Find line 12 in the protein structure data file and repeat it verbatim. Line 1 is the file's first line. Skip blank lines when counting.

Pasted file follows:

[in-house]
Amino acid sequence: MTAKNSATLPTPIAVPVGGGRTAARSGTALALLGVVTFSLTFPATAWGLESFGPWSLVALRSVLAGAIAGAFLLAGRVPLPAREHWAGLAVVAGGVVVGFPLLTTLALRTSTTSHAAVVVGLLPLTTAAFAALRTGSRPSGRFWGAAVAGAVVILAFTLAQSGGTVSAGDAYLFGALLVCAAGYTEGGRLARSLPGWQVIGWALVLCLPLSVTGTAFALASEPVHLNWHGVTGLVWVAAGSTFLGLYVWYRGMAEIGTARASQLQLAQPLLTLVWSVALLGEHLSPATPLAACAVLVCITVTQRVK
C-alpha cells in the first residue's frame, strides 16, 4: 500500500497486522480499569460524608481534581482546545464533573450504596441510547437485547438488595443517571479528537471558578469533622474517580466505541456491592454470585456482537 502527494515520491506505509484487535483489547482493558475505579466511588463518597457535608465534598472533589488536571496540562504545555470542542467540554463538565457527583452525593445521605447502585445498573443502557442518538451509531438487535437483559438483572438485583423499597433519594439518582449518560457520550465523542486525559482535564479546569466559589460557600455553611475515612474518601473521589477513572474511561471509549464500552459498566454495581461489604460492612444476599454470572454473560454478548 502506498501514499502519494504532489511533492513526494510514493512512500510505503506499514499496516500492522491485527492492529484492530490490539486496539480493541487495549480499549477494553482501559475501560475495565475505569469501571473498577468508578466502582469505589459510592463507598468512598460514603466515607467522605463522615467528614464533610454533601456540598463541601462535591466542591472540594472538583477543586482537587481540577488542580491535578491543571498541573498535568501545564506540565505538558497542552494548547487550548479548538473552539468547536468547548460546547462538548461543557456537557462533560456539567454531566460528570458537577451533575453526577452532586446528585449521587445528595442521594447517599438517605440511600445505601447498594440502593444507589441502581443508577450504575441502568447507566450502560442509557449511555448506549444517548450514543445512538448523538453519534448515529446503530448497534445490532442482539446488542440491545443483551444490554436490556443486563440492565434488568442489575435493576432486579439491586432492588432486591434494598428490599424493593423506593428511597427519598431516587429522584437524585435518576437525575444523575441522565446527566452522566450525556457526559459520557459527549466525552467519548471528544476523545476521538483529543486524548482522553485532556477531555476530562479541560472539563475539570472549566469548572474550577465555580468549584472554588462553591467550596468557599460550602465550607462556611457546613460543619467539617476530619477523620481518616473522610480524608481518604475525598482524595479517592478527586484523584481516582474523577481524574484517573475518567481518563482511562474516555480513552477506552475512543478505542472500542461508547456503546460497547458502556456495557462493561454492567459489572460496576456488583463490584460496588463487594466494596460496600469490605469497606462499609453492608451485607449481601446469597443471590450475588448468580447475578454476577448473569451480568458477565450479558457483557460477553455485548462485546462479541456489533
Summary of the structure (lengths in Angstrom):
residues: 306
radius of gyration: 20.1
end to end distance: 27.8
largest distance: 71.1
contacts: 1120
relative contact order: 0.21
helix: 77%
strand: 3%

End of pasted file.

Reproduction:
strand: 3%